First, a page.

Online education is graduating from being an outlier to a legitimate player in mainstream education. According to an article published in the New York Times yesterday, a bill has been introduced today in California that requires the state’s public colleges and universities to give credit for faculty-approved online courses. The measure is designed to help students at educational institutions, who are shut out of oversubscribed classes. Interestingly, the courses will be sourced from popular online sites such as Coursera and Udacity. In addition, they will use government-approved textbooks or course materials from private education technology companies such as Pearson.
At first glance, the bill seems like a smart strategy to co-opt low-cost technology offerings into the existing education system. At the very least, the move reduces the waiting time for students at community colleges and increases efficiencies in the system.It also provides a simple and effective way for credit transfer between colleges.
Community colleges and public universities in California have already been reeling under the effect of budget cuts for the last two years. They have responded by cutting back on the number of classes being offered at their institutions. As a result, wait lists have grown longer. According to the article, the state’s 112 community colleges had an average of 7,000 enrolled students on waiting lists.
Can technology help solve the problem?
At first glance, the answer to that question seems to be positive. Online education providers, such as Coursera, can work in tandem with state universities to balance student demand for popular courses. They can pick up extra load from these institutions and help the state achieve a better educational outcome. Outside courses can also help drive efficiencies within the system by working as a performance benchmark. In turn, this could force complacent professors and teachers to perform better. With their promise of open-source textbooks and nominal fees, online courses can also help drive down costs.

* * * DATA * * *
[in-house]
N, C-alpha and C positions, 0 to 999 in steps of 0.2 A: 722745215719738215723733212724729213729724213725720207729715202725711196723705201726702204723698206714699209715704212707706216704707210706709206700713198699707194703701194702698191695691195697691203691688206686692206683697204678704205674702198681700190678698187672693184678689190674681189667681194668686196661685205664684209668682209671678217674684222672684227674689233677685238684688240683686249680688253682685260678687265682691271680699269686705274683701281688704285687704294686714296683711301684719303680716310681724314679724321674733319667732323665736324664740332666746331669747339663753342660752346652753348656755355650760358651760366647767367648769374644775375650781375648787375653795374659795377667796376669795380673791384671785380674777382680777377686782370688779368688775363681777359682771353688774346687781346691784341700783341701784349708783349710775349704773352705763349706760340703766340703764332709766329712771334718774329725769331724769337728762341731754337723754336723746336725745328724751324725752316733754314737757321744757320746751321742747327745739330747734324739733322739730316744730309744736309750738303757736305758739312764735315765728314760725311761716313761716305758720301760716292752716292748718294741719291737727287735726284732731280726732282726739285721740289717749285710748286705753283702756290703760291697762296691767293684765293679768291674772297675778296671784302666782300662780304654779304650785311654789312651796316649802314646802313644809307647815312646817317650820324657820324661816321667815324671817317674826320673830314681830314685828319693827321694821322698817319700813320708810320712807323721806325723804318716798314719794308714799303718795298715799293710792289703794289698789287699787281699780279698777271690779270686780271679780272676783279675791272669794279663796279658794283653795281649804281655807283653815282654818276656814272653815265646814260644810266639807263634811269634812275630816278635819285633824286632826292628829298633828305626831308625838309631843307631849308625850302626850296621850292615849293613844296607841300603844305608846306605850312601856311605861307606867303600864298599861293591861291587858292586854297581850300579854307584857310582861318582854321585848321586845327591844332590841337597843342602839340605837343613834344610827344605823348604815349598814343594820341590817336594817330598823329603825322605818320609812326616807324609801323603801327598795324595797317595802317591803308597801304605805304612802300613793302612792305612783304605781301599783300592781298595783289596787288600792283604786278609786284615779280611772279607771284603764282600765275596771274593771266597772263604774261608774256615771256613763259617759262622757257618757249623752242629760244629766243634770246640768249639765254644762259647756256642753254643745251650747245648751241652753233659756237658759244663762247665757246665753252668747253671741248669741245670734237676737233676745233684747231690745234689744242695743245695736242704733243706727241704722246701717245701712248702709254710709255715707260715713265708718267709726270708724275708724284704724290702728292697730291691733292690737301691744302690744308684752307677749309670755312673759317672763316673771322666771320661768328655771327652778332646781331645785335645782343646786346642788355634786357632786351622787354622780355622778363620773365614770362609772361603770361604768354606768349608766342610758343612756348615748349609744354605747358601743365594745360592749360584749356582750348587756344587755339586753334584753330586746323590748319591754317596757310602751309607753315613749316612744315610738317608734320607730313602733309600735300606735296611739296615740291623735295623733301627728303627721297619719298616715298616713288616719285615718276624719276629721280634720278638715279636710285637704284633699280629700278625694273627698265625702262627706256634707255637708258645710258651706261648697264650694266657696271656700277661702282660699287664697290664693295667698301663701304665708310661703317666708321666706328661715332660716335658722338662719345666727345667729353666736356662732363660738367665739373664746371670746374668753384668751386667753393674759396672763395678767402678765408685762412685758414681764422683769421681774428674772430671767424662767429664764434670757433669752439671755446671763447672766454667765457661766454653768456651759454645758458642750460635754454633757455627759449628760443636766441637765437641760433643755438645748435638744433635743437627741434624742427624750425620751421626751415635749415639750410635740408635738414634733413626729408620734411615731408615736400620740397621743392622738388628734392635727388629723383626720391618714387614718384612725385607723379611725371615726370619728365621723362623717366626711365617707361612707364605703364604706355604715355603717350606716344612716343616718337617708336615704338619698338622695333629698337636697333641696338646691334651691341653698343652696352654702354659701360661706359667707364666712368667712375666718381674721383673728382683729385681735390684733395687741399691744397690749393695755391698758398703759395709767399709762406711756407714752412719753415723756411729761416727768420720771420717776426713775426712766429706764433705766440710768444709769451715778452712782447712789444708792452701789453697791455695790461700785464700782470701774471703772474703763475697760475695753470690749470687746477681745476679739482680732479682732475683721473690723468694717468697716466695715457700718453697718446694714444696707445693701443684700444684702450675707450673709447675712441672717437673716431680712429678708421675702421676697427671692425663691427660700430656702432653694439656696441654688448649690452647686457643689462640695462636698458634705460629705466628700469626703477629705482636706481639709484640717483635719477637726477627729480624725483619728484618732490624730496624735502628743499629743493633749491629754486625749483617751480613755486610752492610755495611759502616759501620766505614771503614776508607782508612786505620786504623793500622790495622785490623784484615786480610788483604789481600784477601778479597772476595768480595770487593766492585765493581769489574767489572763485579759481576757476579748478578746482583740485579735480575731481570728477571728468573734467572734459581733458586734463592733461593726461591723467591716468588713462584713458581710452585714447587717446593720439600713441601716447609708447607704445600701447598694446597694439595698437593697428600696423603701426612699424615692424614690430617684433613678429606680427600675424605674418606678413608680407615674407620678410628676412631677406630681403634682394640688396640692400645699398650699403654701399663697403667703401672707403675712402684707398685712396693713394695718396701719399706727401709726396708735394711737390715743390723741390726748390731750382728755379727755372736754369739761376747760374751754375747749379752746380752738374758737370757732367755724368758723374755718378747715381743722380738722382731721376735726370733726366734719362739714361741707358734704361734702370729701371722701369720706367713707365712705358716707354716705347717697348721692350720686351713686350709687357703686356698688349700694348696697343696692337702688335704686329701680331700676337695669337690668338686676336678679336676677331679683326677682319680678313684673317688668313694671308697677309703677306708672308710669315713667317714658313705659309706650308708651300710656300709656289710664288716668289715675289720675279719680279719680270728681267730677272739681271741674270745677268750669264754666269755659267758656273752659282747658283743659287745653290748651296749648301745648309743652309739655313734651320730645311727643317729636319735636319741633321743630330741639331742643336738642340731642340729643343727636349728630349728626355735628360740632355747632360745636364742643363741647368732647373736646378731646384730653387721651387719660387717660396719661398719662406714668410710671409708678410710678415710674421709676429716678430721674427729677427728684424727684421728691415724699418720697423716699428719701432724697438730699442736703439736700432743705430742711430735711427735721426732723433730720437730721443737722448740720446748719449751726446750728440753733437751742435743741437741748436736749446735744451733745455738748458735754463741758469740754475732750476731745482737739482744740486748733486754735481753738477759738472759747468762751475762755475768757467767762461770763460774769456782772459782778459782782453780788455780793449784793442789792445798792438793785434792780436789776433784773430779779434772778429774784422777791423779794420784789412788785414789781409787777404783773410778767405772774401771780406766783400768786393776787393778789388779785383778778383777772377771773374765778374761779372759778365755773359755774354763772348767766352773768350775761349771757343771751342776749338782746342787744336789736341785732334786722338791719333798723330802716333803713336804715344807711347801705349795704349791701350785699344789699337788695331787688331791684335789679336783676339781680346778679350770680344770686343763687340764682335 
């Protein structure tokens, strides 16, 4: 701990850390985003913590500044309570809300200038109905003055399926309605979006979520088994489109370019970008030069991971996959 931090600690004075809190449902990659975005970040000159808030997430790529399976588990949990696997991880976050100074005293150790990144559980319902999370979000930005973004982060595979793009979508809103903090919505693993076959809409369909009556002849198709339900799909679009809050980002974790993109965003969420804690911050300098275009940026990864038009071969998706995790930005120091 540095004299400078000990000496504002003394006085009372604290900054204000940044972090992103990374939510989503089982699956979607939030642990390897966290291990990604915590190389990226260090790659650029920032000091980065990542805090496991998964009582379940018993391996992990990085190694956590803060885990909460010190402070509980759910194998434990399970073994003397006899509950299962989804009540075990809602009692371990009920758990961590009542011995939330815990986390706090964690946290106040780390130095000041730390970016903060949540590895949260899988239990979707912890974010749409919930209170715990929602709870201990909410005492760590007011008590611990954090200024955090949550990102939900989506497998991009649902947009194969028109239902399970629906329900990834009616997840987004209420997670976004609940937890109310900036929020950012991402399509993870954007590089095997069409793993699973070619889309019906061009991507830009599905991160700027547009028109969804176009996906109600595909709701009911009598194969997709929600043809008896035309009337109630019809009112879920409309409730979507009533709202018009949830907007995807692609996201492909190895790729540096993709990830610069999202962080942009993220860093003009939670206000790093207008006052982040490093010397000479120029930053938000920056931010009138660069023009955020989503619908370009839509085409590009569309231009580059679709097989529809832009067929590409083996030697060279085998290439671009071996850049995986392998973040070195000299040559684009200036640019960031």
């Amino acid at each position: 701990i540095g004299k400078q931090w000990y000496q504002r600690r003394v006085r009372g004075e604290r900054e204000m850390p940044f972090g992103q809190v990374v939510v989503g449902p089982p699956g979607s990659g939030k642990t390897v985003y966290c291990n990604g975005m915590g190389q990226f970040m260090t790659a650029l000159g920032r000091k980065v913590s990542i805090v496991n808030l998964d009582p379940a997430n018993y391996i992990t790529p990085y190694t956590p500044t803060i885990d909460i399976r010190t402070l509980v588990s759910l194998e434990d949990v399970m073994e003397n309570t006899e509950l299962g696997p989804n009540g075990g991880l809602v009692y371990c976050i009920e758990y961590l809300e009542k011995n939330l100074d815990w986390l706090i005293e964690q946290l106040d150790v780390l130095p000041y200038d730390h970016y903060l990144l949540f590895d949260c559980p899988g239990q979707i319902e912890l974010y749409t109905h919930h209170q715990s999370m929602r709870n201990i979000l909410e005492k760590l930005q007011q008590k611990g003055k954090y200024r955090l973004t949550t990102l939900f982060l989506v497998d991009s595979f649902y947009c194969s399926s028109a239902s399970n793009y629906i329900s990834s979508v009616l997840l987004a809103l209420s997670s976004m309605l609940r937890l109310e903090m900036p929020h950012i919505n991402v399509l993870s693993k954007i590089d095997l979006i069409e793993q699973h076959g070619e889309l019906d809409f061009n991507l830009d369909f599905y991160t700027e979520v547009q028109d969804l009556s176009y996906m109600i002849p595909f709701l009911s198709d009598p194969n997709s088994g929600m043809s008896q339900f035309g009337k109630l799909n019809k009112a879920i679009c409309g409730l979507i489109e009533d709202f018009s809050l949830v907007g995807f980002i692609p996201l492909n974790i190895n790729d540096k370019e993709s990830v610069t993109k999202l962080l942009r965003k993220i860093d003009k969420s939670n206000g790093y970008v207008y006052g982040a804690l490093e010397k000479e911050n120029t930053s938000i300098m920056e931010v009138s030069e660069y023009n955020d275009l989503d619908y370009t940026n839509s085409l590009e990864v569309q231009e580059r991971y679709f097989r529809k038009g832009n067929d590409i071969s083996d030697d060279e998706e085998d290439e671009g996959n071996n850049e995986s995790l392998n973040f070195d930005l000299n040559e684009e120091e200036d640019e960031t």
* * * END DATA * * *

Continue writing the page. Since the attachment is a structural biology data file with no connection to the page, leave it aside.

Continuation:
Or, so it seems.
In the absence of detailed logistics about the proposed bill, online courses might end up increasing costs for educational institutions. In addition to course materials and faculty salaries, participating institutions will have to shell out additional money for nominal course fees (which could turn out to be not be so nominal, given the volume of students clamoring for these classes). For example. Coursera is considering charging $100 for completion certificates for its courses. With an average of 7,000 students at a community college, this bill has the potential to inflate costs by a neat $700,000 in operations.
Then, there is the added (and intangible cost) of increased faculty workload. This is because a traditional college system does not follow the peer assessment model of online classes. Instead, it offers a top-down approach, one that is marked by professorial oversight and supervision. Thus, in addition to class time with their regular students, faculty members will also have to work with students from online courses and align their course pacing to match the online student’s expectations. At the very least, this would have the effect of increasing expenses for the participating institution.